Around 53 percent of the adult smartphone owners who participated in the survey said they had been part of a distracted-walking incident. And while that’s not as fatal, it spells a lot of trouble for road manners. However, newer cars can feature some semi-autonomous functions that might buy smartphone-junkies a few critical seconds.
3. Car safety will increase with 3D printing.
We are already familiar with 3D printing, but 2017 will allow us to see it applied in new areas, including the basic construction of a car. Mainstream carmakers and new players (like Local Motors) are looking forward to the involvement of 3D printing in the automotive industry. After all, this technique could reduce the costs of building things and challenge the traditional approach to car design.
Cars are currently designed to withstand 3-5 crashes and most of them have a 7 year “expiration” date. However, with 3D printing, the industry could build a car on a solid chassis with an outer body designed to sustain a single crash. Then, the basic vehicle skeleton is reused while everything else is cost-effectively replaced.
The new 3D-printed bodies could also deliver amazing safety, even if just for a single crash. It also allows carmakers and car owners a great versatility. Imagine how you could have your car be rebuilt to serve different lifestyles. You could buy a convertible when you are young and have it turned into a wagon adapted to a lifestyle with kids and strollers.
4. Augmented reality will change auto repair and design.
We all know that virtual reality creates a simulated world – and that’s something that we’re still exploring. On the other hand, augmented reality simply adds created elements to the real world with the help of advanced technology. Pokémon GO, the hugely popular game app for smartphone is perhaps the perfect example of AR.
But what about bringing the AR solutions to the auto industry? We should expect some applications to appear in 2017, starting with smart infotainment displays and head-up displays, as well as apps for repair shops. Seeing that cars are such complicated machines, AR could help mechanics have a visual of the things that need fixing before even touching a wrench.
5. Autonomous vehicles will drive the industry.
This one is pretty logical, considering the advancements of 2016. In 2017, a flurry of new autonomous functionality will appear in nearly every new car. Self-parking, adaptive cruise control, and other autonomous capabilities will become available from every auto OEM. It’s an unstoppable movement, and even though self-driving cars won’t start populating the roads in 2017, the goal is evident.
Keep in mind that Ford has already announced some plans to bring autonomous vehicles to mass production by 2021. Google, Tesla and (possibly) Apple are all working toward the same direction: producing road-legal driverless cars. We’re approaching the driverless future in strides.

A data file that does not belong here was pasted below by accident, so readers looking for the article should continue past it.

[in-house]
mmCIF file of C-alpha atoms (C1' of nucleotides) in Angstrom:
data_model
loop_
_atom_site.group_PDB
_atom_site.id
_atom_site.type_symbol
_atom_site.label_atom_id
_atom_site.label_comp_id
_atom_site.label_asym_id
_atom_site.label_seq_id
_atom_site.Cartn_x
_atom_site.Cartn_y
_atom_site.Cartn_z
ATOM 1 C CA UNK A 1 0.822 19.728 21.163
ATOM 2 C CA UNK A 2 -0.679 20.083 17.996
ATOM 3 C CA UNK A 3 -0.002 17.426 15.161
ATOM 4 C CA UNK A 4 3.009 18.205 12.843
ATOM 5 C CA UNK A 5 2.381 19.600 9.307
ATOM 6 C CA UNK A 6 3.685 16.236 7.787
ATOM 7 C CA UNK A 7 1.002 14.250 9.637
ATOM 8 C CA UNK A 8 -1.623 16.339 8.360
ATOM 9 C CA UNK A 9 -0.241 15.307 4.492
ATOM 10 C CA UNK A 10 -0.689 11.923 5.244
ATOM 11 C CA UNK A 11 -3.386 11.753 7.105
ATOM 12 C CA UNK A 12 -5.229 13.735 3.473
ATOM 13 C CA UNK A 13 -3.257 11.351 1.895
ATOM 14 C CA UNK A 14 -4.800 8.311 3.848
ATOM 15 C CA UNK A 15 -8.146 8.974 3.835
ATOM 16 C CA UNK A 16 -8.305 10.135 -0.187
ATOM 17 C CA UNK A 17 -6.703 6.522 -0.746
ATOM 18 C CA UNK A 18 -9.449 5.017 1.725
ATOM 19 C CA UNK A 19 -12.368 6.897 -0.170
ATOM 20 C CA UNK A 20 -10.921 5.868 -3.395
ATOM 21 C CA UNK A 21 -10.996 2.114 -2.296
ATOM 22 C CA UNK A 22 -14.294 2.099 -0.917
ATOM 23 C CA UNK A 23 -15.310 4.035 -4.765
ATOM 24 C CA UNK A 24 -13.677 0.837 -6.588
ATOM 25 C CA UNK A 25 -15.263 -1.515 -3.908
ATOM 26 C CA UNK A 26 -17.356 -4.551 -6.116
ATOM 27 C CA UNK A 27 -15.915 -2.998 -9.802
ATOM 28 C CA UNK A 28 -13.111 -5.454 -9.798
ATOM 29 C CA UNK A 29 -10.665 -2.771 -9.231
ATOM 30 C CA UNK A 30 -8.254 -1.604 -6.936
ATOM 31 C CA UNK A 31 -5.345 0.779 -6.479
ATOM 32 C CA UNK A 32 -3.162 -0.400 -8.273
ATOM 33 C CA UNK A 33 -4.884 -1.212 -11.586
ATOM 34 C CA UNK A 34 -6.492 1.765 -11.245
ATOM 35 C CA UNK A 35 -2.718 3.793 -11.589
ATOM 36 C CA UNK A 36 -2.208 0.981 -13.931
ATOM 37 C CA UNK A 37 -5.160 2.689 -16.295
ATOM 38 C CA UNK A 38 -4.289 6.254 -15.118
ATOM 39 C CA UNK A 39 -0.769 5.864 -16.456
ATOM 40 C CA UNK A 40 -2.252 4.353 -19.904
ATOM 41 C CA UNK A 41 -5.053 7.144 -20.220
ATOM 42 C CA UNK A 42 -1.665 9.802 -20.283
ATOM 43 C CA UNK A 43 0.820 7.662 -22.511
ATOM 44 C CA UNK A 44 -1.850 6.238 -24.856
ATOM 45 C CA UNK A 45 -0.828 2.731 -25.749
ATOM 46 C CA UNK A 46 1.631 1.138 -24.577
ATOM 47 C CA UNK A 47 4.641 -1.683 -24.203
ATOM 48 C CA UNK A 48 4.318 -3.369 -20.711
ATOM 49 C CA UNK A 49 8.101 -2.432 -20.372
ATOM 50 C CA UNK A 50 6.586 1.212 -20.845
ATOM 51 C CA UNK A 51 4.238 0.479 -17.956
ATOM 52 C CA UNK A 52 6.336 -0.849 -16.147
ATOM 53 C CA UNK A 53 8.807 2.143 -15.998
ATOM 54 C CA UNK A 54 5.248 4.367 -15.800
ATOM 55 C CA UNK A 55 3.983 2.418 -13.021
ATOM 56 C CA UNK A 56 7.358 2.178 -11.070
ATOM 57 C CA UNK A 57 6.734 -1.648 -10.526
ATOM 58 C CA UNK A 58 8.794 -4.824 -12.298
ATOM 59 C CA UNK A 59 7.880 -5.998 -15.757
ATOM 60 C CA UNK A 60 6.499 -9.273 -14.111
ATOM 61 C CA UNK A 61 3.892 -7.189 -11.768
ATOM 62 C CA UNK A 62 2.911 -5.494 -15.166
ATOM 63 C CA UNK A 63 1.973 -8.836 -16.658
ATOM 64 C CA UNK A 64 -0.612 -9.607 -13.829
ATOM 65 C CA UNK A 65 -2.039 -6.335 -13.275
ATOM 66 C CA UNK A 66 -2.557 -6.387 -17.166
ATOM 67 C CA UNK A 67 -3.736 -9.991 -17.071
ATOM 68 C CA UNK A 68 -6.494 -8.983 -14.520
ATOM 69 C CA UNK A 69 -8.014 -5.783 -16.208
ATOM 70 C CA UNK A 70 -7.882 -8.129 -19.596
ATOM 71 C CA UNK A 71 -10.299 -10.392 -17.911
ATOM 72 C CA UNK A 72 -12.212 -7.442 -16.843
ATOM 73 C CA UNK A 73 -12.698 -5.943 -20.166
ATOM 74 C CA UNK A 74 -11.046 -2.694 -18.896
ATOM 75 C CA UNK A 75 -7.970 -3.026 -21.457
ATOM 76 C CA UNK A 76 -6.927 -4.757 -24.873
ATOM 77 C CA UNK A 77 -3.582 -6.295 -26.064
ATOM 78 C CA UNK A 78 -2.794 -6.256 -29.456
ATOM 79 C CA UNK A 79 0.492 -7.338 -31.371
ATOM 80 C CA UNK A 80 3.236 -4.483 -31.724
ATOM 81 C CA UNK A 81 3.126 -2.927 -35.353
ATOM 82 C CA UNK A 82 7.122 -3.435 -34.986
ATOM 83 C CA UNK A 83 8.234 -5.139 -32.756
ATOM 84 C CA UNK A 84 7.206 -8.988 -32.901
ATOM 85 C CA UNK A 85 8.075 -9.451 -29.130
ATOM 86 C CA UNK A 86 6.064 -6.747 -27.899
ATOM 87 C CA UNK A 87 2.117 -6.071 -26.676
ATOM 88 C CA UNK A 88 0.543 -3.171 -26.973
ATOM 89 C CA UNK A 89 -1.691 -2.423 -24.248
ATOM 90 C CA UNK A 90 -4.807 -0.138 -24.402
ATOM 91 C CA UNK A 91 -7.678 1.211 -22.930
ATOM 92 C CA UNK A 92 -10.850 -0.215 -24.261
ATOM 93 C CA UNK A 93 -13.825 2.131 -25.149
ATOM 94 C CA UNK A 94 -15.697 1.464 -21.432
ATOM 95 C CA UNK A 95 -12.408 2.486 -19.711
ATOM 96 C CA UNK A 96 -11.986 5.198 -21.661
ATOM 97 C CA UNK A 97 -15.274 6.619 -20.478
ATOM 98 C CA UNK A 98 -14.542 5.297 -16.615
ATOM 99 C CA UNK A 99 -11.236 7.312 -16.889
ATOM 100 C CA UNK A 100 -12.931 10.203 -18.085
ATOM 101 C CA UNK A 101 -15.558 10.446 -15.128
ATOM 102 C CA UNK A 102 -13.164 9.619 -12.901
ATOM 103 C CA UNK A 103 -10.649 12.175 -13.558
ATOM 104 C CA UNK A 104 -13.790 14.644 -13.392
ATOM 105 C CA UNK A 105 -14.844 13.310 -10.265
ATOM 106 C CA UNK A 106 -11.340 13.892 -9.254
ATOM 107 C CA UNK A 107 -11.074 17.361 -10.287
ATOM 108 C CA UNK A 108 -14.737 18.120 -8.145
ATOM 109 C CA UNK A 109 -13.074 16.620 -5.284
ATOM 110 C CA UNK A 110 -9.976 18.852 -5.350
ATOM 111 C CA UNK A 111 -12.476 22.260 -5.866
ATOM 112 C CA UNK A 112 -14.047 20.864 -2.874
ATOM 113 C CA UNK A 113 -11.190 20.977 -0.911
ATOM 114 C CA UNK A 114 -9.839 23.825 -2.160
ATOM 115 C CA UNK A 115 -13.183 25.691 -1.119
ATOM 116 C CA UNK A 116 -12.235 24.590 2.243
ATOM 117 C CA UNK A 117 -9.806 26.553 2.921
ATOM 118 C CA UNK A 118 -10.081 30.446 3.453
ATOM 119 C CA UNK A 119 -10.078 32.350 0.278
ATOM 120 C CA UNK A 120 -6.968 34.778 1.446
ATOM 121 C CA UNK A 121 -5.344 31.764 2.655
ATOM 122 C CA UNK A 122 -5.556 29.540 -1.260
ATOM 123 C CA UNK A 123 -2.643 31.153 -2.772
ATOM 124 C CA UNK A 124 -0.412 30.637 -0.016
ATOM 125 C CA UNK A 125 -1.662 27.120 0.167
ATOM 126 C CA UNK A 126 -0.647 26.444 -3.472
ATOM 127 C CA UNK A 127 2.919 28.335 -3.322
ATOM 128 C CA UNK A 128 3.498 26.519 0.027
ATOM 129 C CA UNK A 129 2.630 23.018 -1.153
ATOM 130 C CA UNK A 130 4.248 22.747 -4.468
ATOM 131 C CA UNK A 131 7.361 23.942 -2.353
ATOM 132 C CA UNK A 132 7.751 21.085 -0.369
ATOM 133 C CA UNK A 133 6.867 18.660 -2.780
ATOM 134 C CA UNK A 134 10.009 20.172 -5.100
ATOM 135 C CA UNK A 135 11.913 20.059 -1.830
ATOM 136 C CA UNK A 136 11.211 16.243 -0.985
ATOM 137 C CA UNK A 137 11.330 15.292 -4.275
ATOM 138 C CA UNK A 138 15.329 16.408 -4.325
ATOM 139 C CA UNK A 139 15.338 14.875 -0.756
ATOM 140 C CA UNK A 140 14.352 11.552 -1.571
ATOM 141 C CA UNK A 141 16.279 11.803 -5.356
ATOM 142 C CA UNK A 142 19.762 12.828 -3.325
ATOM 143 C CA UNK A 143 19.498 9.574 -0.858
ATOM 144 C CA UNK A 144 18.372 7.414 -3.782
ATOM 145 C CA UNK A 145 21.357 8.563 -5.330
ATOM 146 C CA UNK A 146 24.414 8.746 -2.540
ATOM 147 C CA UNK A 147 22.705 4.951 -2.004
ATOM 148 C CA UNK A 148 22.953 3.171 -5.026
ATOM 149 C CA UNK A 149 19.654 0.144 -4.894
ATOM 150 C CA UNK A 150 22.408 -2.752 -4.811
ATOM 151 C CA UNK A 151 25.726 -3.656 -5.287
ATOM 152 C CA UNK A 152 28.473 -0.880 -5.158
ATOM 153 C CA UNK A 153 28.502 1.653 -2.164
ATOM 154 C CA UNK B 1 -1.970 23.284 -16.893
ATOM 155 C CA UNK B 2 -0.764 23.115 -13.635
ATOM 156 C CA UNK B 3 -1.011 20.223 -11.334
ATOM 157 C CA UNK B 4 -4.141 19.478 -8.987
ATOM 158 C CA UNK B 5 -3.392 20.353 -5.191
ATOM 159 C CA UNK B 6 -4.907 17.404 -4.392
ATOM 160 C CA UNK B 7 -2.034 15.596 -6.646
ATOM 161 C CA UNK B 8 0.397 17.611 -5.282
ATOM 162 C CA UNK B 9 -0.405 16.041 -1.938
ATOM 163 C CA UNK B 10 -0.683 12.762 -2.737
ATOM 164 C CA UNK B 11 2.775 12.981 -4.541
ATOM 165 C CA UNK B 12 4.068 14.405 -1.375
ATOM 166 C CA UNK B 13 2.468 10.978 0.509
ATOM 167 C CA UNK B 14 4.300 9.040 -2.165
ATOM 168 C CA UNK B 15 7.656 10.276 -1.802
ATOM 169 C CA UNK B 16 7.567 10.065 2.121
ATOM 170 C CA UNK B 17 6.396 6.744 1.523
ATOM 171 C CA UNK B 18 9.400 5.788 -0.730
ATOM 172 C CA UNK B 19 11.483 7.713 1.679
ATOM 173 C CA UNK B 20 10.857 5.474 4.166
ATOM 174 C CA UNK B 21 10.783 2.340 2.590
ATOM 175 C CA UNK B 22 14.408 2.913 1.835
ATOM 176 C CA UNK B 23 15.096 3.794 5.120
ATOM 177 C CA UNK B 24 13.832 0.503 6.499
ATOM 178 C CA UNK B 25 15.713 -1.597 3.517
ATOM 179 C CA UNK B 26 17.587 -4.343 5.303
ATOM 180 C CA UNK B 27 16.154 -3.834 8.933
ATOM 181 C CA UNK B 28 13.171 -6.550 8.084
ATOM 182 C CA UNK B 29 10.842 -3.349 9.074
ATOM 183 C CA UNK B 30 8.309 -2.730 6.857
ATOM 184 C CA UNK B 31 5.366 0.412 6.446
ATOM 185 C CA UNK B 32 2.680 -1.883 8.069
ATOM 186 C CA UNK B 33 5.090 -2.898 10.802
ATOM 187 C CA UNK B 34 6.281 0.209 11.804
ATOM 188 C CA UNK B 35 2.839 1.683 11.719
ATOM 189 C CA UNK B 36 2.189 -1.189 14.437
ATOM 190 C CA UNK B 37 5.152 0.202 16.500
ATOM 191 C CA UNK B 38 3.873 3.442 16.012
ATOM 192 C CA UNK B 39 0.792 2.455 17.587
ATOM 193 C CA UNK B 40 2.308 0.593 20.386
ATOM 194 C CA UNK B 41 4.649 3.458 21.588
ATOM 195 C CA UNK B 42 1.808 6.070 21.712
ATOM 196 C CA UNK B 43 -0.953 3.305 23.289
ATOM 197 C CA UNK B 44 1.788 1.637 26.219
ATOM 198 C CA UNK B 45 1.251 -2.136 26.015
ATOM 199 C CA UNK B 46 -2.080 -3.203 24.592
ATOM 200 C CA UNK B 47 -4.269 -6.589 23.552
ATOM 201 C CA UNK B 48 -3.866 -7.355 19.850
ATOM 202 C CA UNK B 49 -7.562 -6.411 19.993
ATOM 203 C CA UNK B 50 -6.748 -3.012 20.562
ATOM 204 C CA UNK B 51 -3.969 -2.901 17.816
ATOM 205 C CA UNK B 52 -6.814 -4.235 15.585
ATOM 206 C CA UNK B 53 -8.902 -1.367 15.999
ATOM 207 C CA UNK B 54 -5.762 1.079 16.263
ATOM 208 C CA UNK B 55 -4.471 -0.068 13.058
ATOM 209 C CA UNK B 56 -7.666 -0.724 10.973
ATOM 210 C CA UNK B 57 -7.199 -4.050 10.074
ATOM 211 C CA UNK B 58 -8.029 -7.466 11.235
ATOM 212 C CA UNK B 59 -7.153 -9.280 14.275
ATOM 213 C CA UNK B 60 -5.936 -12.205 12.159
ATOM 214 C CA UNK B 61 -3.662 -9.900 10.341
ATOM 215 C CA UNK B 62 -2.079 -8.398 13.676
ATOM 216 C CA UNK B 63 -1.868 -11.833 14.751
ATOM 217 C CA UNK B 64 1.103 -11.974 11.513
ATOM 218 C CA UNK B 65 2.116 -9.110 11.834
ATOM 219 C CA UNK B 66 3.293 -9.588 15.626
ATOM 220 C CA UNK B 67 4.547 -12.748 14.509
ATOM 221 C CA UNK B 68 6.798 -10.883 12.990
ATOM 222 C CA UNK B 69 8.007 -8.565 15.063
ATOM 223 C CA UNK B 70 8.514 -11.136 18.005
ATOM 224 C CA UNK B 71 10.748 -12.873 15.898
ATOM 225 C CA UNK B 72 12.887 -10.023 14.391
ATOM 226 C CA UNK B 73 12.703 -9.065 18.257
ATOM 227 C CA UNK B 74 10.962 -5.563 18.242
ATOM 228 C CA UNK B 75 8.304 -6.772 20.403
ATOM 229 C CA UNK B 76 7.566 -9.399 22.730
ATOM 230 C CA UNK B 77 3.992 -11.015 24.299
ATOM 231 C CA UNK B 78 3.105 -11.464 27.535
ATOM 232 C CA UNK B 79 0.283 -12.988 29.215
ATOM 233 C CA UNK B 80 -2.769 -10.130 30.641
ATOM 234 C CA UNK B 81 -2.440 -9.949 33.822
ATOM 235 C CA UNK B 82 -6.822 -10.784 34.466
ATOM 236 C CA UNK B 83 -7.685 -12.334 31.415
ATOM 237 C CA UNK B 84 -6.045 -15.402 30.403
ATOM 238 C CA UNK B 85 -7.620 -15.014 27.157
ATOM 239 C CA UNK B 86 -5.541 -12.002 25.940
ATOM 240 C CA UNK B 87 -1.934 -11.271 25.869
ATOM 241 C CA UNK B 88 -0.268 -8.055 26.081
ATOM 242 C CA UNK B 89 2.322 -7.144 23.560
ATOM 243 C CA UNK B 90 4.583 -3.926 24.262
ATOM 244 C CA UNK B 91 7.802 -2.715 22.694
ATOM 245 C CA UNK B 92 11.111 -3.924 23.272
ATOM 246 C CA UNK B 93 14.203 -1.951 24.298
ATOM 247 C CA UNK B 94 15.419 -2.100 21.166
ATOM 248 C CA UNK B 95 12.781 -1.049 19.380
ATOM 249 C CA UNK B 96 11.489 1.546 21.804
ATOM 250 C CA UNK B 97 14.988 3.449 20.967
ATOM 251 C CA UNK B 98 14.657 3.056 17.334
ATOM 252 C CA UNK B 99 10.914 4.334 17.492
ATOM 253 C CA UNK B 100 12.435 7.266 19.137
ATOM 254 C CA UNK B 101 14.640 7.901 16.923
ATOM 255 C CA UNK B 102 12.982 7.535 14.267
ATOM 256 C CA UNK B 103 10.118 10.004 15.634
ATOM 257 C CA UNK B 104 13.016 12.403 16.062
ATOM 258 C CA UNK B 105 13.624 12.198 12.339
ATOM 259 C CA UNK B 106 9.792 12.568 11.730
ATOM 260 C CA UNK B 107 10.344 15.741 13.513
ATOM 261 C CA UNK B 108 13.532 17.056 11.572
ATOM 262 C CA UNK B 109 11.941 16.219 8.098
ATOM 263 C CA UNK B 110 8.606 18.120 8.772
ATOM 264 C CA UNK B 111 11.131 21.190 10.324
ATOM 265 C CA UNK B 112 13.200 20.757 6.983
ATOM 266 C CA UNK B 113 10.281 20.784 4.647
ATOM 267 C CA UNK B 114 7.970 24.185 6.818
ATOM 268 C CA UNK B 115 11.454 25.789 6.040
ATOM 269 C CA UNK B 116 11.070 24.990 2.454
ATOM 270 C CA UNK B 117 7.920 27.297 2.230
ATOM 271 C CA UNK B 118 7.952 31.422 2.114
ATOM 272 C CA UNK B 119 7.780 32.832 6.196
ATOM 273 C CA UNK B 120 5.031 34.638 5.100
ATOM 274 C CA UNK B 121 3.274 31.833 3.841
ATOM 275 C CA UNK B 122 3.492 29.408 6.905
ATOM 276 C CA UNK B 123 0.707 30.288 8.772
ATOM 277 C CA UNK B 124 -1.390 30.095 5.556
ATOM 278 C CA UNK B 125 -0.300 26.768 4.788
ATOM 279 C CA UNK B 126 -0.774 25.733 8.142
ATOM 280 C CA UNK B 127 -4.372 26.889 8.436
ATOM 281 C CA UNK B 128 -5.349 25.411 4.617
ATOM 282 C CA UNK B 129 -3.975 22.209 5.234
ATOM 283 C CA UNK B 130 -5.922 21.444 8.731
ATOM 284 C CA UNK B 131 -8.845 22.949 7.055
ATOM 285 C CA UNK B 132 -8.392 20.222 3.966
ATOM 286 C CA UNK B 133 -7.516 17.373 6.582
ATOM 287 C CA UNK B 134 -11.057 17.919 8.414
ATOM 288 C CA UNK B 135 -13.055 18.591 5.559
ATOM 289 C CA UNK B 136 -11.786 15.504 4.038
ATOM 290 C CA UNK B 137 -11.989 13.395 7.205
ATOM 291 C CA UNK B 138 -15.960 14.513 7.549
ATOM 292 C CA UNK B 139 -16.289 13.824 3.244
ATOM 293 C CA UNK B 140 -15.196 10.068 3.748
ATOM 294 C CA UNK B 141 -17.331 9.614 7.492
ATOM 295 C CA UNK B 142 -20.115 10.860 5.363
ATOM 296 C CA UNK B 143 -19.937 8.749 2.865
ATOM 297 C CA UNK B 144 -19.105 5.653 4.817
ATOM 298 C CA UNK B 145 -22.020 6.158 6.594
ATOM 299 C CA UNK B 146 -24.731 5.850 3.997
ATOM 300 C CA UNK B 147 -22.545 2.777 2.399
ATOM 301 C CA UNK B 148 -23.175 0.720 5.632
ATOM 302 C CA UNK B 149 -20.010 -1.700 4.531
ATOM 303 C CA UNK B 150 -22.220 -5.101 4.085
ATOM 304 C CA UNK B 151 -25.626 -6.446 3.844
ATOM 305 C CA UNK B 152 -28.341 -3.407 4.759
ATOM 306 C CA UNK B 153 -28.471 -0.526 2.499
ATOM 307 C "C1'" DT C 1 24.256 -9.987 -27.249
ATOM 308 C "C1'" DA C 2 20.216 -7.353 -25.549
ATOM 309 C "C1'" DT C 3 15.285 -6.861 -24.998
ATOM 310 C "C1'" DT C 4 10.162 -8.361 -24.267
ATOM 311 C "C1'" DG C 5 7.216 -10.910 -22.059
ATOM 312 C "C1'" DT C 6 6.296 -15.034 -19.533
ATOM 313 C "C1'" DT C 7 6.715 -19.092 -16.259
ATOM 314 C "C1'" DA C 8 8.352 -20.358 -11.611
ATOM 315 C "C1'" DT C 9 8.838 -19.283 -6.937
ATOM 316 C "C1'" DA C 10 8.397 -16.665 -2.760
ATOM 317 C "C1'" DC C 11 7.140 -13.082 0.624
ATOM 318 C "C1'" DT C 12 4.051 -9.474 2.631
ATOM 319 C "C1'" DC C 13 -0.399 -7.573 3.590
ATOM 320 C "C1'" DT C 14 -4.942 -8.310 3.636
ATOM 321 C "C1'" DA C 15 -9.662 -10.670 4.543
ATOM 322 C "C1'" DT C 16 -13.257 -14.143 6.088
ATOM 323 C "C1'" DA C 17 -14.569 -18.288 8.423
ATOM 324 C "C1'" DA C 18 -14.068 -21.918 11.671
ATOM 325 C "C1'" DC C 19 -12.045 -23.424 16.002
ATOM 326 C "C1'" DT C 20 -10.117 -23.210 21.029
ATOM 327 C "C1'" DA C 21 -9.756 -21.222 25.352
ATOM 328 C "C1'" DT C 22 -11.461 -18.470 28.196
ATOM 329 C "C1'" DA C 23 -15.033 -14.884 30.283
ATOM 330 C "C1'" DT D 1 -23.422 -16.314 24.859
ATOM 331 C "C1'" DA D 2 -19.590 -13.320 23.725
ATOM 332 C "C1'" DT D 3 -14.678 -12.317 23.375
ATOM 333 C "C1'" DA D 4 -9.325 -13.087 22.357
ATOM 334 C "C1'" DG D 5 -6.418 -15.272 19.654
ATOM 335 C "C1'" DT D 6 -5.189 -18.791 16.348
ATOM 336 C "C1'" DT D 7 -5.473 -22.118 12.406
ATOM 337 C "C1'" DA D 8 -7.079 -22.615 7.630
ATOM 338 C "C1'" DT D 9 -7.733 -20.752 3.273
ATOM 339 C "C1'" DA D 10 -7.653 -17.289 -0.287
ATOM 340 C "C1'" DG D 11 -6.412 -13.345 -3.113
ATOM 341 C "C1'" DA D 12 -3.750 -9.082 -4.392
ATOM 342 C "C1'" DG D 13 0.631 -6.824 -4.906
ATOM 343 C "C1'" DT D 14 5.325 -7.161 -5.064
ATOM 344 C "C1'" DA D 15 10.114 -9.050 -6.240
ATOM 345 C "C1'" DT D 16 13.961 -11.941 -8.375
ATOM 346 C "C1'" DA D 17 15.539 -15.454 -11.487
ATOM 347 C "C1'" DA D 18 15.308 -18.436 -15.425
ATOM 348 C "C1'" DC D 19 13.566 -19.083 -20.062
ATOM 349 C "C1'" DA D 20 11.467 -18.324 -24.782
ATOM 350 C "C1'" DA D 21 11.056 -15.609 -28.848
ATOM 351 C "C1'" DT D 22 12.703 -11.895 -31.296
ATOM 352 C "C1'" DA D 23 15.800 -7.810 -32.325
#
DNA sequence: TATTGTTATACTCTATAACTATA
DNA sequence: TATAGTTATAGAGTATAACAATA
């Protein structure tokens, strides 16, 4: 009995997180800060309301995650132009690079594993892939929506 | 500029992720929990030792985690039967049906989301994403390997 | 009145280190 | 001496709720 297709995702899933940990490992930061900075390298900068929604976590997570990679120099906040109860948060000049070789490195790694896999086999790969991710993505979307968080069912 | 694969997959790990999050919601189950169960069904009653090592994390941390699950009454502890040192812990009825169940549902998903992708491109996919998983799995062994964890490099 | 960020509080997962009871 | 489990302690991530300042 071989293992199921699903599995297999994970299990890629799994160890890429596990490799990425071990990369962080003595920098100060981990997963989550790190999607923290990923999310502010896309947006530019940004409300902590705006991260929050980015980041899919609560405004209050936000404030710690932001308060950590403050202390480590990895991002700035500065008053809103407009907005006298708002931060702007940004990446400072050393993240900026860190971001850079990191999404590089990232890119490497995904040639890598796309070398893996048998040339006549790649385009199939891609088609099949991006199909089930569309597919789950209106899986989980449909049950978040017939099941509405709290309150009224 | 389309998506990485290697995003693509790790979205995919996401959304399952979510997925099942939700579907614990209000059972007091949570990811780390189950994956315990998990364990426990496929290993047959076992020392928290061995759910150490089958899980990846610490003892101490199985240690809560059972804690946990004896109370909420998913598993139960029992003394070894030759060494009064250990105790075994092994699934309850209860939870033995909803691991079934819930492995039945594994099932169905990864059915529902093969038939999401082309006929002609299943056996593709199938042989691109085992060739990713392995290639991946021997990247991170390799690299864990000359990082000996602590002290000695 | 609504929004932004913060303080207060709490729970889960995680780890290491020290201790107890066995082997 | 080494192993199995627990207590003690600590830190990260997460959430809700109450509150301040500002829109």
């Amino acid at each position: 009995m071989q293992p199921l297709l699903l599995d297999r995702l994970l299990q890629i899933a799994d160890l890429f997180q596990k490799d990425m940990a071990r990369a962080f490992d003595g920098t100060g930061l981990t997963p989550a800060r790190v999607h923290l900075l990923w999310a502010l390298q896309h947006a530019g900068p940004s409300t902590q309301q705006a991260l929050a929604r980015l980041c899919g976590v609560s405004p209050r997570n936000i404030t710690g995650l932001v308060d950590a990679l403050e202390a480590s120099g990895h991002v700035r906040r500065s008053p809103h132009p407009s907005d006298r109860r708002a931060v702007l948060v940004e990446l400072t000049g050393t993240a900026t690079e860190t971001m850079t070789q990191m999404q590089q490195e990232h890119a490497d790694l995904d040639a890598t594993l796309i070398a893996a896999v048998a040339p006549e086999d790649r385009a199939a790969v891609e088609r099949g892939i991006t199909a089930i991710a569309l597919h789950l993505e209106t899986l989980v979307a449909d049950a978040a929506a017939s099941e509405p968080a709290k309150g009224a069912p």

6. Machine learning-based vehicles will be a thing.
The existing vehicle security features could definitely use an overhaul. Thankfully, we have just the thing to deliver it. Due to the latest resurgence in artificial intelligence technologies, machine learning could find a really profitable application in the automotive industry. Modern cars use software security technologies such as anti-virus to keep known and unknown threats at bay, but it’s not an ideal situation given the continuous new threats.
Machine learning in the AI world allows computers to learn on their own, which takes away the need to explicitly program them. Keeping them exposed to data helps them learn how to respond to new threats and scenarios – which makes them ideal for cybersecurity systems. The network in the modern vehicles could do with a security system that is self-adapting and self-defending. These applications could start appearing next year, among early adopters.
7. Sales in EV will increase.
Seeing the many different models on sale, it is safe to say that we are living in the electric vehicle era. However, buyers are still kept at bay by the fact that most EVs are small hatchbacks with 50 to 90 miles of real-world range. If you arrive at your destination or not in an EV is still uncertain. But seeing that the average round-trip commute of many Americans falls within the range of an EV, we should expect some sales increase.
Another application for AR in the automotive industry is in designing or shopping for a car. Potential customers could pre-see various elements of the car, including interior features, seats, or the overall shape. Indeed, the automotive sector is no stranger to prototyping, but AR will take it to a new level.